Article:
1 Calculating CO2 Emissions from Mobile Sources Guidance to calculation worksheets I. Overview I.A. Purpose and domain of this section This guidance is intended to facilitate corporate-level measurement and reporting of greenhouse gases (GHG) emissions from transportation and other mobile sources. The section addresses direct GHG emissions from owned or controlled mobile sources and indirect emissions from the use of transportation sources that are owned or controlled by other entities. In this tool the following categories of mobile sources are covered: Road transport Rail transport Air transport Water transport This is a cross-sectoral guideline which should be applied by all industry and service sectors whose operations involve the combustion of fossil fuel in mobile sources or the purchase of freight and/or travel services. I.B. Assumptions This guidance is based on the assumption that all carbon burned as fuels is emitted mostly as carbon dioxide (CO 2 ), CO, and VOCs (including CH 4 ) except for the unoxidized fraction which remains as ash or soot. CO and VOCs are eventually oxidized to CO 2 in the atmosphere. If companies purchase electricity for owned or operated electric vehicles and have records of electricity purchased for that purpose, the related emissions should be reported as indirect emissions under scope 2 in the GHG Protocol, 'Stationary Combustion Tool. I.C. Direct Versus Indirect Emissions Corporate transportation emissions can take the form of either direct or indirect emissions. Direct emissions refer to only those emissions that are associated with owned or controlled sources, such as company owned vehicle fleets and corporate aircraft. Indirect emissions refer to all other company-related emissions, including employee commuting, short-term vehicle rentals, and upstream/downstream transportation emissions, such as those associated with material inputs or consumer use. This tool allows calculation of direct and relevant indirect emissions. Table 1 provides a broad guidance to help users classify their direct and/or indirect emissions. I.D. Choice of Greenhouse Gases The degree of difficulty in calculating transportation emissions depends largely on which gases are included in the analysis. In most cases, CO 2 emissions are relatively straightforward to estimate, since they are primarily dependent on only two factors: the type and quantity of fuel burned. 1 N 2 O 1 Some variability does exist in the fraction of gasoline oxidized (one of the determinants of CO 2 emissions from combusting fuel), depending on the transportation equipment used. However this variability is minimal. In the U.S. Inventory, this fraction is assumed to be 99 percent. Variations in the energy content and carbon content of different fuel formulations (e.g., summer vs. winter gasoline; reformulated vs. oxygenated vs. conventional) can also introduce some error when applying national GHG emission estimates.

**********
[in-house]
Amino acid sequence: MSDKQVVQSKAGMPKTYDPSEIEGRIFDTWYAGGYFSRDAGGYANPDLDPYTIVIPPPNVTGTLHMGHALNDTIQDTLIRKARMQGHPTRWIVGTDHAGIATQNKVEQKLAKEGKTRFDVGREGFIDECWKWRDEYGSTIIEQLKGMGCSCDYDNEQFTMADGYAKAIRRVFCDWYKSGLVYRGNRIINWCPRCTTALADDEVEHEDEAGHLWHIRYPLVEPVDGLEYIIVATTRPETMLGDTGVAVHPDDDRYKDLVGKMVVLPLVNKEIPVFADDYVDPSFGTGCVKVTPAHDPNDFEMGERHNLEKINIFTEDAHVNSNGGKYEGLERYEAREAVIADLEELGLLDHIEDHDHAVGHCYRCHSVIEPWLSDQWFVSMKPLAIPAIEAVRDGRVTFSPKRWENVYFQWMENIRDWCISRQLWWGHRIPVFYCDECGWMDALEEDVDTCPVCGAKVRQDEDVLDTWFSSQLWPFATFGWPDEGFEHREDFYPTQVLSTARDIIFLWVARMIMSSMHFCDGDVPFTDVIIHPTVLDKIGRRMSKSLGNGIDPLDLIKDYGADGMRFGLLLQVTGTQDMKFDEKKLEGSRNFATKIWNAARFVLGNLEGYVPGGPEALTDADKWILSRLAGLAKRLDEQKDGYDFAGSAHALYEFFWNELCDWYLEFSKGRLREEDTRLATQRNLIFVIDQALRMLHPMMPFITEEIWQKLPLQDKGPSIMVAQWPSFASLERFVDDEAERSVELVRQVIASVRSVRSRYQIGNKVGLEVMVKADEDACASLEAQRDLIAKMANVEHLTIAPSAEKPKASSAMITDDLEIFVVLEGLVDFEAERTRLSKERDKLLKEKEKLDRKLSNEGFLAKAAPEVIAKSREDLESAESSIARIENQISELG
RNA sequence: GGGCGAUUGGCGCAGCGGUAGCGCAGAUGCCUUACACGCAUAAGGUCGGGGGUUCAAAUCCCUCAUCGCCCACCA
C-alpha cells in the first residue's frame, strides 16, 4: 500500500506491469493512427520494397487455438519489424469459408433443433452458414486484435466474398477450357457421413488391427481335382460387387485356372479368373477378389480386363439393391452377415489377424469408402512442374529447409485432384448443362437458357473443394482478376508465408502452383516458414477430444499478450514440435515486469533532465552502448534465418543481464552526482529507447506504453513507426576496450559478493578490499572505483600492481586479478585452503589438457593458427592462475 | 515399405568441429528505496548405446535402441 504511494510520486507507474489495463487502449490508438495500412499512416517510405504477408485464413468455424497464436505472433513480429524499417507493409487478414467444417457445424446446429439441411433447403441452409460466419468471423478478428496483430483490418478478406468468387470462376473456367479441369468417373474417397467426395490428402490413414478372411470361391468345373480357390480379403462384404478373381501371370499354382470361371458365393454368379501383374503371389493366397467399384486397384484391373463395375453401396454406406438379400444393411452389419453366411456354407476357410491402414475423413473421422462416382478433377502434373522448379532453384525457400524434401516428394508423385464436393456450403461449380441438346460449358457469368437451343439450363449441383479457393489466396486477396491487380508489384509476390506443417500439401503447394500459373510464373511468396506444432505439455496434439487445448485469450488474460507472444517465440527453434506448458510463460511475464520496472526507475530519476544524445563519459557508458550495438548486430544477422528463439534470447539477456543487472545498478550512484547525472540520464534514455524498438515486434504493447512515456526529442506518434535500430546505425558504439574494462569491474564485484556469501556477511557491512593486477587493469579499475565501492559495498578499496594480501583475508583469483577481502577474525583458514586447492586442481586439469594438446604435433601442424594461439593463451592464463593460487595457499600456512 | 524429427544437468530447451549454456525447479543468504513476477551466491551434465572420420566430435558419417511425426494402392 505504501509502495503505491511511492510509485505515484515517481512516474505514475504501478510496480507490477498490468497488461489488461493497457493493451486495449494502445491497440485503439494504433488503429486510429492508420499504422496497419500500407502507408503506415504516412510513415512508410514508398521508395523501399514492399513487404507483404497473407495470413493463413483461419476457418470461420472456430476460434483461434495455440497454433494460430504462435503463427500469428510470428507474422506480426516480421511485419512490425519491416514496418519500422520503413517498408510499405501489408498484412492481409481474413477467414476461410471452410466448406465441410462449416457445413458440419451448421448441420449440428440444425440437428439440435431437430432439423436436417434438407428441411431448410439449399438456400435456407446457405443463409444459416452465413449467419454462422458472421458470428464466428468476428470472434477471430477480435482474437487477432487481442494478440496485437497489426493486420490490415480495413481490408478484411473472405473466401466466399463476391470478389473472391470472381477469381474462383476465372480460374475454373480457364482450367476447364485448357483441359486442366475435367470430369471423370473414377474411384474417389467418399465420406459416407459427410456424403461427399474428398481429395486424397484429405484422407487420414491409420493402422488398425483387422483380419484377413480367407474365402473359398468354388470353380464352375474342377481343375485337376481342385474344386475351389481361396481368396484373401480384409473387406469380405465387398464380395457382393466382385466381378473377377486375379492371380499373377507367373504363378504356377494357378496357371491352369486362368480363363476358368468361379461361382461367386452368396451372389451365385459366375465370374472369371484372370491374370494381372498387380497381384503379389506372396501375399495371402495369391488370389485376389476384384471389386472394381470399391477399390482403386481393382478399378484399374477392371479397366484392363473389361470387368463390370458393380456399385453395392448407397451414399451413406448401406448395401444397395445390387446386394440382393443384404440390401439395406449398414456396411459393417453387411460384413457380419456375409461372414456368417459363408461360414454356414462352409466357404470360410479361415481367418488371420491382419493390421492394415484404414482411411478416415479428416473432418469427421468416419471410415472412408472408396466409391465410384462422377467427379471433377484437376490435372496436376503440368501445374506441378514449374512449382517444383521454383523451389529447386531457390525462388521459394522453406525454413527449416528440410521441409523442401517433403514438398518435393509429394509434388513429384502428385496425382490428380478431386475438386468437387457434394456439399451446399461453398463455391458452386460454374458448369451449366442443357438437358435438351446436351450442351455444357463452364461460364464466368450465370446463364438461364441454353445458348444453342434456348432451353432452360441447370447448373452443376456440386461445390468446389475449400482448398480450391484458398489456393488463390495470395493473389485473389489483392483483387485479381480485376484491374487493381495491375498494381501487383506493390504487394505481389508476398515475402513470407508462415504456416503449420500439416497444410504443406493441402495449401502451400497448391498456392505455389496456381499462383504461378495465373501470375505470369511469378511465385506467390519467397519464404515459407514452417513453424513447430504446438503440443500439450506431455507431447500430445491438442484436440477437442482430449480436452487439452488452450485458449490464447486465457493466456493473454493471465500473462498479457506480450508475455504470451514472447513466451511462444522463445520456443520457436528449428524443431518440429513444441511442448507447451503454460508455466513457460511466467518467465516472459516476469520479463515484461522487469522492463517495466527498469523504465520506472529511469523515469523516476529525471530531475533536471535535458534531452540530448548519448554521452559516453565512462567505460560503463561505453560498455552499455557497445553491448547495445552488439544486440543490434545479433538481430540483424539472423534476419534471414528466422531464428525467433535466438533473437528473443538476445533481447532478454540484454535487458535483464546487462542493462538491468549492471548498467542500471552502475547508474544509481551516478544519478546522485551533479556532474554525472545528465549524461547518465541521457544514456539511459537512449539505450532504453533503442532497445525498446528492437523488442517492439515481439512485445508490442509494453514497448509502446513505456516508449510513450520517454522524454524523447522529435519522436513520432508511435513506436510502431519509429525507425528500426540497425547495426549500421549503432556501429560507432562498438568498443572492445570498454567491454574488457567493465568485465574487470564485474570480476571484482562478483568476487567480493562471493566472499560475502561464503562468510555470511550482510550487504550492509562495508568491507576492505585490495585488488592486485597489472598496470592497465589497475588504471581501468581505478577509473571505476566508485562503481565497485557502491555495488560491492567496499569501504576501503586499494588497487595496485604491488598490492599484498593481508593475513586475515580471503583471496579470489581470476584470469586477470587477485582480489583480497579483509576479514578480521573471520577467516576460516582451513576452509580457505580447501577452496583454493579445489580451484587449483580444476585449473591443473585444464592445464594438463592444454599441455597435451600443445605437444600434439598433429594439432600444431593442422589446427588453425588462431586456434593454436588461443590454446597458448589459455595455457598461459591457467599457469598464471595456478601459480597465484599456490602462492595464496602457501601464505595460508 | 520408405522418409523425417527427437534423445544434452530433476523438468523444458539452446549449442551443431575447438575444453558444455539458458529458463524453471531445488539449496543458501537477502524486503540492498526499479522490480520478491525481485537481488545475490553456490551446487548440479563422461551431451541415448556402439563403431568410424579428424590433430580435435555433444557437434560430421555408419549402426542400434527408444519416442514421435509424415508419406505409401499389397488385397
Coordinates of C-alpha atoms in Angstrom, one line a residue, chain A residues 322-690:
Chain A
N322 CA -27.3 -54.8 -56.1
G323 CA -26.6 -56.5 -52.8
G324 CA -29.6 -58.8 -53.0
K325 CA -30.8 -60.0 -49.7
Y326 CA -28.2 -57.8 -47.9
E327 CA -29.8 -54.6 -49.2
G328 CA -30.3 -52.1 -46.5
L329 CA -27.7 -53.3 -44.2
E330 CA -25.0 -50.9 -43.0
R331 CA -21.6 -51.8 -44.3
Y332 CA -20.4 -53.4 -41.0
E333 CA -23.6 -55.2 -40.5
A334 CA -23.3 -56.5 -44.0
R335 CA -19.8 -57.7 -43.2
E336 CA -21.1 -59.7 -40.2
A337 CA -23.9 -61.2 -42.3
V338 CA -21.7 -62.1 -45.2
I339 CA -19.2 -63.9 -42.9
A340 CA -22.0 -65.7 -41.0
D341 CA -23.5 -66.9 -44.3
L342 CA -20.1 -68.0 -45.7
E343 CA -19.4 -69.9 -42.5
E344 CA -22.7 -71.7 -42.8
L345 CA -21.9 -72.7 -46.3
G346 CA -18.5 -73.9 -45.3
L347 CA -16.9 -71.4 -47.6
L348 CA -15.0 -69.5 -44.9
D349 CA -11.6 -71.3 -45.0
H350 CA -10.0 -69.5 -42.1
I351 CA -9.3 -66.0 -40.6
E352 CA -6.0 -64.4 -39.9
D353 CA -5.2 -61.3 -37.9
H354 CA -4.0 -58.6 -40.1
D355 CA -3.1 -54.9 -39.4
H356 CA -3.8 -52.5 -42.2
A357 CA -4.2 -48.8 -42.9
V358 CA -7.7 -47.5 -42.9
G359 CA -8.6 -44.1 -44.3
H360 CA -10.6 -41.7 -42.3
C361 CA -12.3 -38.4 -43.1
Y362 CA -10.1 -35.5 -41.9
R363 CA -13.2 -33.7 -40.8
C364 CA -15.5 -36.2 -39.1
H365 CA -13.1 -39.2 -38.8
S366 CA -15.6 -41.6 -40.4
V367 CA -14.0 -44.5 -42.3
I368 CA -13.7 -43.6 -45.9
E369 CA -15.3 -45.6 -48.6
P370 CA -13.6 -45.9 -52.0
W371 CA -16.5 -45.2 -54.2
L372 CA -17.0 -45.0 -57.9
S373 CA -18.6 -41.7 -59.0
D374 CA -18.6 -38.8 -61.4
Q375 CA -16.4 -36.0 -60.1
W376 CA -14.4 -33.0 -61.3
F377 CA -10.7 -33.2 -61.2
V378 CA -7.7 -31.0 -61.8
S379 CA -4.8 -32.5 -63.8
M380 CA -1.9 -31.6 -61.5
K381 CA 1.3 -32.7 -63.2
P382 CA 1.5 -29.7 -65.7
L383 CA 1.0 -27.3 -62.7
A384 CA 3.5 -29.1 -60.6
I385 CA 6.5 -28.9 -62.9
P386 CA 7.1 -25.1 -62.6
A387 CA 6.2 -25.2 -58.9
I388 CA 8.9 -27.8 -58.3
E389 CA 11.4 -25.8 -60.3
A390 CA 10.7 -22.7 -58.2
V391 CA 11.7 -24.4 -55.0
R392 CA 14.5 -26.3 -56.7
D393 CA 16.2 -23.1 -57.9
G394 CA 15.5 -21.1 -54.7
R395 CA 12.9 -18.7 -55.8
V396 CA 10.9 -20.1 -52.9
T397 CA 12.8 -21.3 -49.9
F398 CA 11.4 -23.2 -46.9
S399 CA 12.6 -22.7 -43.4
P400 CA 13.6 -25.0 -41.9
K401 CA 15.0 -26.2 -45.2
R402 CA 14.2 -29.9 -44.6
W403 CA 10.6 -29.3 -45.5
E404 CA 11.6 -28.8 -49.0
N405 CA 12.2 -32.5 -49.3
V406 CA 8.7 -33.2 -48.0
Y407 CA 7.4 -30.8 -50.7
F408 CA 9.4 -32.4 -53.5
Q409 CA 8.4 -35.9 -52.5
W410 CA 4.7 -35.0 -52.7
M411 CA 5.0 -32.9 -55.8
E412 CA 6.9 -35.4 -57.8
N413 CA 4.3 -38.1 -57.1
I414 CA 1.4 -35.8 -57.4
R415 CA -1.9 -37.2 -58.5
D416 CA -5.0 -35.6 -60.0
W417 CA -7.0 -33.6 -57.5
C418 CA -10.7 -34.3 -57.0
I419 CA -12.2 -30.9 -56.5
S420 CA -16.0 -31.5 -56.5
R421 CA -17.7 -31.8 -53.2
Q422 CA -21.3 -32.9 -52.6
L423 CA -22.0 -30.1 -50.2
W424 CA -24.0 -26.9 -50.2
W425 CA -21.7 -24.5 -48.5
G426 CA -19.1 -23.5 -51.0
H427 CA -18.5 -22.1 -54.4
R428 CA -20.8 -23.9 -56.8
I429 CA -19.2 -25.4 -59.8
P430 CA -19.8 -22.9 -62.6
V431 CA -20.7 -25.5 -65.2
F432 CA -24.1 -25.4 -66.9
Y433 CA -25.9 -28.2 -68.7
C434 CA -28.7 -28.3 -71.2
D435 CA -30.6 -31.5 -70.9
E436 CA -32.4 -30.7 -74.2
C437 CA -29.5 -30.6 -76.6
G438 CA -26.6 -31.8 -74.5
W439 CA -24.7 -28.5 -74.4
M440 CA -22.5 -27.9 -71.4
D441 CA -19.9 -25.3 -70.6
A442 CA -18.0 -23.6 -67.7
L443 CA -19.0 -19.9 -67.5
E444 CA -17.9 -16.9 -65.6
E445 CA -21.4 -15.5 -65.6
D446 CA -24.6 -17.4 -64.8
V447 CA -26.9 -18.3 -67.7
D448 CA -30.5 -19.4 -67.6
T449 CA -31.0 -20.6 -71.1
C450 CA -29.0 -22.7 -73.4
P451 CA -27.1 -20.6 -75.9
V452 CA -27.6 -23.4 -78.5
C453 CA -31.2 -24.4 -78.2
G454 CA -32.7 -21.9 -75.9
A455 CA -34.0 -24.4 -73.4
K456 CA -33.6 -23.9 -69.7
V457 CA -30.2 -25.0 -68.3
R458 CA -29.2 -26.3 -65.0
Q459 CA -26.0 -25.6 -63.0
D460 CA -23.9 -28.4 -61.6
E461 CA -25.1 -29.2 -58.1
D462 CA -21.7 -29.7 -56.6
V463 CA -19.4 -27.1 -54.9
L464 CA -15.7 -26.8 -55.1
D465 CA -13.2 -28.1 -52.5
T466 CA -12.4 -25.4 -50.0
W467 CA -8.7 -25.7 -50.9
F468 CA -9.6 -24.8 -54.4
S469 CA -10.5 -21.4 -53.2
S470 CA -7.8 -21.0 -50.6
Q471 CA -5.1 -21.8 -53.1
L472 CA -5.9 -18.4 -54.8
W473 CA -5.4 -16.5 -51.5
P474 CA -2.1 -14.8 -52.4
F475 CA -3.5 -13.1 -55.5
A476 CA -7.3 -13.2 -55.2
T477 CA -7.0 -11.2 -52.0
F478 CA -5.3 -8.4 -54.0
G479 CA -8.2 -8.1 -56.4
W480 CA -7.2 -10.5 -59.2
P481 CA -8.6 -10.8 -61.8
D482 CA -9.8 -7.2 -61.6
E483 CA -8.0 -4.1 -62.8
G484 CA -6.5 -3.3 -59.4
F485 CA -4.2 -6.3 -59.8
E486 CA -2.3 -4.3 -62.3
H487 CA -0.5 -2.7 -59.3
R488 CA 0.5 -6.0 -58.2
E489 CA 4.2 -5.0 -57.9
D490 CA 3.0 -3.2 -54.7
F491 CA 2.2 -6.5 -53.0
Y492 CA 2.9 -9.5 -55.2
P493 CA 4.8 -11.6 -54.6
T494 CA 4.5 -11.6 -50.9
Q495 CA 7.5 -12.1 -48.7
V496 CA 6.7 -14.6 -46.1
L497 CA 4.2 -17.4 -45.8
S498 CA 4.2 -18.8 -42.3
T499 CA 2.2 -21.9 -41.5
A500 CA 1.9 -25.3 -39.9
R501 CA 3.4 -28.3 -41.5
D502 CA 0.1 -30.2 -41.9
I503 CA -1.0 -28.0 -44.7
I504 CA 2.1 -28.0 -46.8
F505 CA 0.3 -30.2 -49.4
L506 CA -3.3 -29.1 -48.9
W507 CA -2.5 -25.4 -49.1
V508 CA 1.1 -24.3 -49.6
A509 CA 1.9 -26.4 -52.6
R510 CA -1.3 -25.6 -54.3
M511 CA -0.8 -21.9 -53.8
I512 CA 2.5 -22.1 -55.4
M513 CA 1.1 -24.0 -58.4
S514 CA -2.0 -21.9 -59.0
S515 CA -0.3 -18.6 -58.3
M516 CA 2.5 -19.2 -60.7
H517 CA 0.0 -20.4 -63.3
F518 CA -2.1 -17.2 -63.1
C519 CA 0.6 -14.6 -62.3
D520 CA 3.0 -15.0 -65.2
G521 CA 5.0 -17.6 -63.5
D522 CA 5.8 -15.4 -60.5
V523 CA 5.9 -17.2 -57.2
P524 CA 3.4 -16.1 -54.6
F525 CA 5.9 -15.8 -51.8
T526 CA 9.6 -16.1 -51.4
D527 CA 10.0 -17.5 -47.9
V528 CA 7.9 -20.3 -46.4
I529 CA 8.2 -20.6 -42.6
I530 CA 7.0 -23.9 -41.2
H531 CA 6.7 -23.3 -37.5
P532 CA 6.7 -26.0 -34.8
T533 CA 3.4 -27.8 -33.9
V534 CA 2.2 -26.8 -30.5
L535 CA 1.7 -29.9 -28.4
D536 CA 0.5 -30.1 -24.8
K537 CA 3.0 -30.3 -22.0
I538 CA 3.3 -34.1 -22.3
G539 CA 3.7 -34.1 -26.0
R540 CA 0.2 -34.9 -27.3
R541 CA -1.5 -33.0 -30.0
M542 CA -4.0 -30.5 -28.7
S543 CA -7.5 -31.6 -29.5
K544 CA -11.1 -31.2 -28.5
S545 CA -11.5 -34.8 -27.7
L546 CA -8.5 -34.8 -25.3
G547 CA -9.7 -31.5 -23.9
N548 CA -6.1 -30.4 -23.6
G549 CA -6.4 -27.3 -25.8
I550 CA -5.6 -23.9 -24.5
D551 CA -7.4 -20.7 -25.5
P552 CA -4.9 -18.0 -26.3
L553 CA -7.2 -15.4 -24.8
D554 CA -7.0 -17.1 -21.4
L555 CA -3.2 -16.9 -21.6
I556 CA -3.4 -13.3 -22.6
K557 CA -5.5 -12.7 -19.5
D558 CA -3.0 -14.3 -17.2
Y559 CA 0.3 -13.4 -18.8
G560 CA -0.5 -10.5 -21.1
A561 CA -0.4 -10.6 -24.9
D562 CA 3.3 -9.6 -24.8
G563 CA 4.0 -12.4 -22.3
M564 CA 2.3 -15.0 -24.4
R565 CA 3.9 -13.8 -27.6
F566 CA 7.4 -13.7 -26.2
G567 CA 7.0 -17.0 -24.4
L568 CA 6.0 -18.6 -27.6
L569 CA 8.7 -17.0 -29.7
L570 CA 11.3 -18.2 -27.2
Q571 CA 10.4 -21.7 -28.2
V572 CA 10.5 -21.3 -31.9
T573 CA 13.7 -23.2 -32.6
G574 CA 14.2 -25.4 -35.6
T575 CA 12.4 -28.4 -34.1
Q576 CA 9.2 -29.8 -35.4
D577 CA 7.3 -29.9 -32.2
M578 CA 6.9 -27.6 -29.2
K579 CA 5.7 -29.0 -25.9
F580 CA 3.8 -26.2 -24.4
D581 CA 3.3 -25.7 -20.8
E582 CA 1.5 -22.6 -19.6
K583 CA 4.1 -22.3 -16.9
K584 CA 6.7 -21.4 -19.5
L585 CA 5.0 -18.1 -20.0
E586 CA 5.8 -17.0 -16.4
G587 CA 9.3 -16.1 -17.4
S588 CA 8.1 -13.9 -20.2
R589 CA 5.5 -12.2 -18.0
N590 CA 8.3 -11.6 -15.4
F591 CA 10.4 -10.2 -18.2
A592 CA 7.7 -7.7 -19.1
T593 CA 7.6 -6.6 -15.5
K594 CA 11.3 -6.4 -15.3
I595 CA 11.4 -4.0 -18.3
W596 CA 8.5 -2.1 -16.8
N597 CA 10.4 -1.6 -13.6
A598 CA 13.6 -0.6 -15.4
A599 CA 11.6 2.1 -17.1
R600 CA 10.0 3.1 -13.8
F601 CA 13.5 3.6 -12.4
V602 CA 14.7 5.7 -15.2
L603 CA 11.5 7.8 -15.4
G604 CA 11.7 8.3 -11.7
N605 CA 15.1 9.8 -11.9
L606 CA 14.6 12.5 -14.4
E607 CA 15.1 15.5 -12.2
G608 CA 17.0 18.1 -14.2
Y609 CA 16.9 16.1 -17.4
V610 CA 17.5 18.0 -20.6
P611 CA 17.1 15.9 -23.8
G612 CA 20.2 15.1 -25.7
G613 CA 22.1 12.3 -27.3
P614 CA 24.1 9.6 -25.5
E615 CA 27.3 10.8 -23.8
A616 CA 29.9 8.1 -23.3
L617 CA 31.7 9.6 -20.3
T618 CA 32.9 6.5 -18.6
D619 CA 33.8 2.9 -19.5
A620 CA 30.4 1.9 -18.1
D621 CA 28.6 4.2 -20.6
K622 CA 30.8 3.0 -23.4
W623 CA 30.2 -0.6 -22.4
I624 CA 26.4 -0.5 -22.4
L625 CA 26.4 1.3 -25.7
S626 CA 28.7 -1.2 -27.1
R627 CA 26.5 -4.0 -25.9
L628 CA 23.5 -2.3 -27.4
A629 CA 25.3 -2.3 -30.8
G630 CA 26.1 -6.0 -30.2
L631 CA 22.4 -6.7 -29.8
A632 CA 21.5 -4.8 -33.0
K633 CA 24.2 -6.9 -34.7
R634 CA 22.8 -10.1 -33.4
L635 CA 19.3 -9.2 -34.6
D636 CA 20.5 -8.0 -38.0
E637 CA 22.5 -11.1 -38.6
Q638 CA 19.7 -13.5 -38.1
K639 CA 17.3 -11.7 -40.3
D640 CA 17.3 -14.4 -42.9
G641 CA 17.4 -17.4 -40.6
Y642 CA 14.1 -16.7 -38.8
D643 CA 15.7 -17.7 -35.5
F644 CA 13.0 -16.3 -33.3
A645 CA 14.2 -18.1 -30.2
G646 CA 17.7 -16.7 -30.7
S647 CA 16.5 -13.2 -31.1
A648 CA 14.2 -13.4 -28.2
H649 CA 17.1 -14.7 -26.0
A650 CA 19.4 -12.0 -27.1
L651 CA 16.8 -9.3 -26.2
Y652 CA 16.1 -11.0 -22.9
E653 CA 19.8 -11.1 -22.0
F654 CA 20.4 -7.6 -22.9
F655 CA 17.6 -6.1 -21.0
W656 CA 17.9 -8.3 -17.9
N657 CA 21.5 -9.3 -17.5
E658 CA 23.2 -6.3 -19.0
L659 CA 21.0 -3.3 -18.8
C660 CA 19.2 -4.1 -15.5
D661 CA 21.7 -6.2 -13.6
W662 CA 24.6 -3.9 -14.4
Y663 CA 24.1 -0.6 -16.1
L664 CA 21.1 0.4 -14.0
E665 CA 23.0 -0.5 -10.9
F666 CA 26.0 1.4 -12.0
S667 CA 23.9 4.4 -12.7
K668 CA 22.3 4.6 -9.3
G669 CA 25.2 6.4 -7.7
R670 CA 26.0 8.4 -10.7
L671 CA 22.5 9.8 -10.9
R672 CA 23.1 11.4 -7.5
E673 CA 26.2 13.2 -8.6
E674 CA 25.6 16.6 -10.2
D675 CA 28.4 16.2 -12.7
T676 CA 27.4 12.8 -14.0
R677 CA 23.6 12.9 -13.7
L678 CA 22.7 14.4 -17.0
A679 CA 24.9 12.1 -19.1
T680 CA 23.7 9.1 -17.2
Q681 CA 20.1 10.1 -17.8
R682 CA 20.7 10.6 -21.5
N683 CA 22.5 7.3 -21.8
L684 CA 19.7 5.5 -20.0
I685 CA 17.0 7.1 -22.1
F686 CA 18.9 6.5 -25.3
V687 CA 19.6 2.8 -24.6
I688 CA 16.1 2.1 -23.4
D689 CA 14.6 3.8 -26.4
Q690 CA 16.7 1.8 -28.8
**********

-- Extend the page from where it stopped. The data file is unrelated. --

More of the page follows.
2 and CH 4 emissions, on the other hand, depend largely on the emissions control equipment used (e.g., type of catalytic converter). Since N 2 O and CH 4 emissions comprise a relatively small proportion of overall transportation emissions, only CO 2 emissions estimates are included in this tool. Estimates of N 2 O and CH 4 emissions is optional at the discretion of the user. In some cases such as a car rental company, or a company owning a large fleet of vehicles with catalytic controls, emissions from N 2 O might be significant. A few sources that provide detailed information on how to calculate N 2 O emissions are listed below: (i) IPCC/UNEP/OECD/IEA (1997) Revised 1996 IPCC Guidelines for National Greenhouse Gas Inventories, Paris: Intergovernmental Panel on Climate Change, United Nations Environment Programme; (ii) IPCC Good Practice Guidance, 2000; (iii) Inventory of U.S. Greenhouse Gas Emissions and Sinks: , U.S. Environmental Protection Agency, Office of Atmospheric Programs, EPA, April II. Calculation methodology used in the tool For all mobile sources, one may apply either a fuel-based or distance-based methodology to calculate CO 2 emissions. In the fuel-based approach, fuel consumption is multiplied by the CO 2 emission factor for each fuel type. This emission factor is developed based on the fuel s heat content, the fraction of carbon in the fuel that is oxidized (generally approximately 99% but assumed to be 100% in this tool), and the carbon content coefficient. Since this approach uses previously aggregated fuel consumption data, it is considered fuel-based. Fuel based approach can be used also when vehicle activity data and fuel economy factors are available that enables calculation of fuel consumption. In the distance-based method, emissions can be calculated by using distance based emission factors to calculate emissions. Activity data could be in terms of vehicle kilometers (or miles) traveled, freight ton-kilometers (or miles), passenger-kilometers (or miles), etc. Because the data on fuel are generally more reliable, the fuel-based method is the preferred approach for this tool. The distance based method should only be used as a last resort as it can introduce considerably higher levels of uncertainty in the CO 2 estimates. III. Choice of Activity Data and Emission Factors The following section presents possible sources of activity data and lists default emission factors, to be used if customized emission factors are not available. III. A. Activity Data Typical data source documentation for the different modes of transport are shown in Table 2. Fuel consumption data will usually be available from fuel receipts or other purchase records. 2 Otherwise, reports may be available on fuel expenditures only (i.e., fuel cost, but not actual fuel quantities). In this case, data on average fuel price are necessary in order to convert expenditures to fuel consumption. This data might be available directly from suppliers. Otherwise, national, regional, or local average fuel price data may be used. Direct measurement data may include information from fuel gauges or storage tanks, available in company records. 2 When using these receipts, distinguishing actual fuel consumption from fuel stock is important. Any fuel that is purchased but not consumed should not be incorporated into the emissions estimate.